No Tennessee public school course could include anything deemed “religious doctrine” unless the course is taught in 10th, 11th or 12th grade if a newly proposed bill becomes law.
The bill from Rep. Sheila Butt, R-Columbia, comes on the heels of complaints from some parents in several communities as to what their children are learning in middle school about Islam.
“I think that probably the teaching that is going on right now in seventh, eighth grade is not age appropriate,” Butt said Friday afternoon. “They are not able to discern a lot of times whether its indoctrination or whether they’re learning about what a religion teaches.”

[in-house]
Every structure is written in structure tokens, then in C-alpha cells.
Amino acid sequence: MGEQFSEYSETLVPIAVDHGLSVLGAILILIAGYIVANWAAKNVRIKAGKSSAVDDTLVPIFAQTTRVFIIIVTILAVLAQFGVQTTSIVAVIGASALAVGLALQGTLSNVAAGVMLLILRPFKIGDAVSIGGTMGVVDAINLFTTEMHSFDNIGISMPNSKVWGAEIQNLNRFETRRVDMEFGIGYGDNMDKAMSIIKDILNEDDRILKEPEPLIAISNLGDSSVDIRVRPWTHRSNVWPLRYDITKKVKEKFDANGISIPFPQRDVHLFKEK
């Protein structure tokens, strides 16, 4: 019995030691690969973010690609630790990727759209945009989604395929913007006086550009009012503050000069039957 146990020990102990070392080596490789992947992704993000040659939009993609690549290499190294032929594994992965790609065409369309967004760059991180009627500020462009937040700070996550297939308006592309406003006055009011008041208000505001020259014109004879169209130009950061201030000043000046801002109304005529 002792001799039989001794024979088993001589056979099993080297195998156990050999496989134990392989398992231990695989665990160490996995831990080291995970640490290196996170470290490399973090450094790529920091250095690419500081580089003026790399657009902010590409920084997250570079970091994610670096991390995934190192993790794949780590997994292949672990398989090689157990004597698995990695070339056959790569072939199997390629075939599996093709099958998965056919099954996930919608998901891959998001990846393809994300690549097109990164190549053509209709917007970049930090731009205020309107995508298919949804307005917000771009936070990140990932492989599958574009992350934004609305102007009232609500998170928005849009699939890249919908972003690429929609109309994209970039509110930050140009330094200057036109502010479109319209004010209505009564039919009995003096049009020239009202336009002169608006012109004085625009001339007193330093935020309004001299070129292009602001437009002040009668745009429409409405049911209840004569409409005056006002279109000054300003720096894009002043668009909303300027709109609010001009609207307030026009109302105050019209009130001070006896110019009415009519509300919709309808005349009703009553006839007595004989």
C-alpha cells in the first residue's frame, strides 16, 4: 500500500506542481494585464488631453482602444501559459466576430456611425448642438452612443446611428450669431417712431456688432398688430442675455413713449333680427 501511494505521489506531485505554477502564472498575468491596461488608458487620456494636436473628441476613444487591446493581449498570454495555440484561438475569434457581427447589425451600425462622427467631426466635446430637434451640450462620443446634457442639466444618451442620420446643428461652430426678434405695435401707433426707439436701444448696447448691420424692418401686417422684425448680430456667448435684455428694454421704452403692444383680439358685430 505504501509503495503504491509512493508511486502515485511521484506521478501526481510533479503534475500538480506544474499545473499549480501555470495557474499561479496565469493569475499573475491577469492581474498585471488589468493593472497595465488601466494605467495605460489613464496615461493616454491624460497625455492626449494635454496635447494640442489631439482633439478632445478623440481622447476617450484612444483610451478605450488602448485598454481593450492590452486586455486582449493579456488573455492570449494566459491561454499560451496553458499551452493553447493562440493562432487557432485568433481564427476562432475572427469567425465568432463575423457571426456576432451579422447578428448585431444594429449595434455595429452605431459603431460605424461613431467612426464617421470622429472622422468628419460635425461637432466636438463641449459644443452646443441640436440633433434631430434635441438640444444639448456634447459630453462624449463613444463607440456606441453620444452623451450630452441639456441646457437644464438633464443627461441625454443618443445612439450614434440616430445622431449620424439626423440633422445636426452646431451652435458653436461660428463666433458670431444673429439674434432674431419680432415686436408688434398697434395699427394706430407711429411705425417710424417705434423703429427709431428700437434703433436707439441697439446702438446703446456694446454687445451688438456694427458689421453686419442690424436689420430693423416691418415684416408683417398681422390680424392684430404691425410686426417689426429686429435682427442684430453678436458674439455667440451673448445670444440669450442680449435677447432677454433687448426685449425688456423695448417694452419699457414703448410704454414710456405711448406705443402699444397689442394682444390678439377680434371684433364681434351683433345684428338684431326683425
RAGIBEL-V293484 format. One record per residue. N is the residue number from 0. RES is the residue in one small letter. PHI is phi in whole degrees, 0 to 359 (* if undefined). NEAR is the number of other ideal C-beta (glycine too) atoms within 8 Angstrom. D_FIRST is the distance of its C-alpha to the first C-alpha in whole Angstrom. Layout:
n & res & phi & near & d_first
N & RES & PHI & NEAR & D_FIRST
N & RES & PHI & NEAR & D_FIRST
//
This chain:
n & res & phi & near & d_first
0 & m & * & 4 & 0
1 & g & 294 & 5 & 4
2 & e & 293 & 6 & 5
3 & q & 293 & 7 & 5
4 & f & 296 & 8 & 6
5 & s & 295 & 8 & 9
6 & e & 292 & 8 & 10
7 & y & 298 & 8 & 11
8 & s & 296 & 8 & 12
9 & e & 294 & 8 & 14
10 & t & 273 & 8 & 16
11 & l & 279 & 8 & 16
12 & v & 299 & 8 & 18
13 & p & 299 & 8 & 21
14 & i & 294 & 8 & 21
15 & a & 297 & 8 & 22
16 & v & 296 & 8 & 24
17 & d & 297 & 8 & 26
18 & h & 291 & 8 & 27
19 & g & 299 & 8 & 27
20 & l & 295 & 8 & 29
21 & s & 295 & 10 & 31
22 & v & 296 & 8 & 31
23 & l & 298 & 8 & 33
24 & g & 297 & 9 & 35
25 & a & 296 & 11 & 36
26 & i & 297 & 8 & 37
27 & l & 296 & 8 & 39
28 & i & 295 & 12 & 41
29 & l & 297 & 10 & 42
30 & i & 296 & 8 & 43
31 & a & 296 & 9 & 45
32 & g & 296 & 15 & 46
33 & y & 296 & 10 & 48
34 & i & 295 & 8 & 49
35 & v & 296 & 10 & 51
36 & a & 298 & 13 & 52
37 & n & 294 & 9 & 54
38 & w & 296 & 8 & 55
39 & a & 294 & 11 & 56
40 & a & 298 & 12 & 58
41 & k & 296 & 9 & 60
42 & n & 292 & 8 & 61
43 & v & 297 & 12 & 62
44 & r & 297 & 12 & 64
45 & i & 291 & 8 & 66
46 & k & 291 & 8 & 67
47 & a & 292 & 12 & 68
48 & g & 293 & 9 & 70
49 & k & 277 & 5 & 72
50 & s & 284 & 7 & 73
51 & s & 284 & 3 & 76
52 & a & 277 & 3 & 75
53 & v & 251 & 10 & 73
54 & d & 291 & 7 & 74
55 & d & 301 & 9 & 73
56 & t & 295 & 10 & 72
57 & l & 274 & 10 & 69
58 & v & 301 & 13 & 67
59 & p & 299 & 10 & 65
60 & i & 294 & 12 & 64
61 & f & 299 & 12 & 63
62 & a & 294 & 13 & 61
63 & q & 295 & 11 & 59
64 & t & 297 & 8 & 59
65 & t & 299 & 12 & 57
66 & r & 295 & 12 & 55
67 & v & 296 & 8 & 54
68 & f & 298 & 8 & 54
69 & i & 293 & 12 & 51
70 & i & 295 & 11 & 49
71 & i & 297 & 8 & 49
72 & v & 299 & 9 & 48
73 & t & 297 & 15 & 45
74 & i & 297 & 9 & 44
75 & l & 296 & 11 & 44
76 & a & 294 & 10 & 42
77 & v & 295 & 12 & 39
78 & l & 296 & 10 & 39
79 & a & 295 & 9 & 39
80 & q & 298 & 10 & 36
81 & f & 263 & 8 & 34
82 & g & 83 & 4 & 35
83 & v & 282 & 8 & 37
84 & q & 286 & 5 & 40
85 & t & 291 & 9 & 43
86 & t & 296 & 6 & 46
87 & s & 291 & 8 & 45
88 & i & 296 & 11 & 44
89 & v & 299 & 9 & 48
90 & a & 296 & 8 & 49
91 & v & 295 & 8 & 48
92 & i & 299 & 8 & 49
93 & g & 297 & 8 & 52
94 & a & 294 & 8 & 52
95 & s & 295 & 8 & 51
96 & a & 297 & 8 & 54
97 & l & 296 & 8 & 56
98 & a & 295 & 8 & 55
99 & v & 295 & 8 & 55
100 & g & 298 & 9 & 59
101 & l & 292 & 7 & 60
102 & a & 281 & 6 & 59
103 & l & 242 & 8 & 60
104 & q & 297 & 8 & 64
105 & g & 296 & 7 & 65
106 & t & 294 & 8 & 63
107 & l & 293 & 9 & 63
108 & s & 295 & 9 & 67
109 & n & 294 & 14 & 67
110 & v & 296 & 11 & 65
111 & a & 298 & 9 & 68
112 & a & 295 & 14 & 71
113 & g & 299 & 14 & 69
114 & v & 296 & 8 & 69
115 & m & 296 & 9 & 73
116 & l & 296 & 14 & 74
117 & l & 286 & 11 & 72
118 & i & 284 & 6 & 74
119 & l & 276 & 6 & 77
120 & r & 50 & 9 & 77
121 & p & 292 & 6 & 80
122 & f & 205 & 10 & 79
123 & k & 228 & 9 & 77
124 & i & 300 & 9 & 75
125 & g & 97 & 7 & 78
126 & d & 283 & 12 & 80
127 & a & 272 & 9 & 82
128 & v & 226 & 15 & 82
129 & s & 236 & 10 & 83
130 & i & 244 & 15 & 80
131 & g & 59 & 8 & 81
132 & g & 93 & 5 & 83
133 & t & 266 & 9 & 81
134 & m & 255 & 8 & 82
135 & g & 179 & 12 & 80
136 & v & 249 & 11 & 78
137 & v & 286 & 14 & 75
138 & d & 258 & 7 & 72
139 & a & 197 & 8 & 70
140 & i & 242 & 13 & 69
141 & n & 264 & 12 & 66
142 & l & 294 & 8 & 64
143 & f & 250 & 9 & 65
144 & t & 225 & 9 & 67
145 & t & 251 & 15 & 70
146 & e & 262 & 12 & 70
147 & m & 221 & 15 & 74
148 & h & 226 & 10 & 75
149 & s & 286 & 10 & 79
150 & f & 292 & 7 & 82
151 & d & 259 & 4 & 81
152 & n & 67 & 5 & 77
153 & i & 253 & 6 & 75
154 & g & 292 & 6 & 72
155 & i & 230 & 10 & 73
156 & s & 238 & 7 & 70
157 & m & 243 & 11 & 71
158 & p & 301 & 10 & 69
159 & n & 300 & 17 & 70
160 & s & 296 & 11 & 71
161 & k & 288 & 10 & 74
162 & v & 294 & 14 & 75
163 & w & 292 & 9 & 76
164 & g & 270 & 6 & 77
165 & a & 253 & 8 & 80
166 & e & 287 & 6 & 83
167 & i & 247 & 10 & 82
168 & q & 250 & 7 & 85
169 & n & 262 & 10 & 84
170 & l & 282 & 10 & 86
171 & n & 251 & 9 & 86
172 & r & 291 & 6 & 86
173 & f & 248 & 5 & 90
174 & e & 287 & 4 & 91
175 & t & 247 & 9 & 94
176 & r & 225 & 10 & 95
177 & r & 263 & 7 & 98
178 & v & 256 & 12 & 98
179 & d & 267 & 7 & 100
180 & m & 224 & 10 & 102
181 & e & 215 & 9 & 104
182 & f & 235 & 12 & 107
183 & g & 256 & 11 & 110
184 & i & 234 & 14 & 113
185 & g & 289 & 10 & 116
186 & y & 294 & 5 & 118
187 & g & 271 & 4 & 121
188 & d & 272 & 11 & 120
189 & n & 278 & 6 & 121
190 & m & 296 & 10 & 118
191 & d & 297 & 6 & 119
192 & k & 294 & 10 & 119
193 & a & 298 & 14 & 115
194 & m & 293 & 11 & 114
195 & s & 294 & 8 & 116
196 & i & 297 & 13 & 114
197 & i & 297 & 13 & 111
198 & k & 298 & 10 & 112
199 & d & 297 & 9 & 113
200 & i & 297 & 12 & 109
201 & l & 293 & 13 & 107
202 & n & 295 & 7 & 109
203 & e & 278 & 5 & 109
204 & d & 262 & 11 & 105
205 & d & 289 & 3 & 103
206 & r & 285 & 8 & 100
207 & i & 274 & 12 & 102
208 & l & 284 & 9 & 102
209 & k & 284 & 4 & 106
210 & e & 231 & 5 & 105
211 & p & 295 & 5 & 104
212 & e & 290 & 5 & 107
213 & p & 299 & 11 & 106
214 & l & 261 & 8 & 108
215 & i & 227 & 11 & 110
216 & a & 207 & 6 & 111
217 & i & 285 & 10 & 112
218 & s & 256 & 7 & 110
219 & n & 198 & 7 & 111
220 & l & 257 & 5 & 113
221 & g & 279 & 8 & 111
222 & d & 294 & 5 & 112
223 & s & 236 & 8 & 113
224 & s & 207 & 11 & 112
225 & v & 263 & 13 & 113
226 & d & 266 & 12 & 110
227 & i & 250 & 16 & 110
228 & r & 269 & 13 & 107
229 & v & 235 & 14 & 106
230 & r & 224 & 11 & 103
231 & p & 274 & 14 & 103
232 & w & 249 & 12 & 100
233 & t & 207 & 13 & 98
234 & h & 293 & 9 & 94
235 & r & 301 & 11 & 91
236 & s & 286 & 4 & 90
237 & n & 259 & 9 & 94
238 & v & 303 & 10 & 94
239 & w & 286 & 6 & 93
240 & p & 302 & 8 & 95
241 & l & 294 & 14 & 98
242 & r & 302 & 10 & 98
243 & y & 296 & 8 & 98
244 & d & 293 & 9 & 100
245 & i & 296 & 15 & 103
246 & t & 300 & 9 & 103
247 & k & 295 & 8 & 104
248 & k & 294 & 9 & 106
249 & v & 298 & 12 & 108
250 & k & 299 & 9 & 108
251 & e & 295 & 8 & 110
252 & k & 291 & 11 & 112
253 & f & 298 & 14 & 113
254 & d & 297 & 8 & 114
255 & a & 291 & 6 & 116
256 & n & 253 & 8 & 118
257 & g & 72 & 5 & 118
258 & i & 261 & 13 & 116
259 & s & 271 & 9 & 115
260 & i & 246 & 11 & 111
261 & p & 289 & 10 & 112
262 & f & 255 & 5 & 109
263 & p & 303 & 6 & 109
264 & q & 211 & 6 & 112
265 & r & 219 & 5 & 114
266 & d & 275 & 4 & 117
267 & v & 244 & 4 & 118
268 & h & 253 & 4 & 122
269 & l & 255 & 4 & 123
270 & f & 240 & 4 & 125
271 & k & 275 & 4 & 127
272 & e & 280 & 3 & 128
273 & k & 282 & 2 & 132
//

Parents in Williamson County, Maury County and several other areas have complained about information contained in courses related to world history. Some, like U.S. Rep Diane Black, R-Tenn., argue the teachings border on indoctrination.
Tennessee education officials and teachers recently argued courses were appropriate and based on secular fact during a discussion of the curriculum with The Tennessean. They acknowledged students might learn the Five Pillars of Islam or read from religious texts, but that information is used to provide historical context about the influence the religion had on regions of the world.
“The reality is the Muslim world brought us algebra, ‘One Thousand and One Nights,’ and some can argue it helped bring about the Renaissance,” Metro Nashville Public Schools social studies teacher Kyle Alexander recently told The Tennessean. “There is a lot of influence that that part of the world had on world history.”
Read more: Times Free Press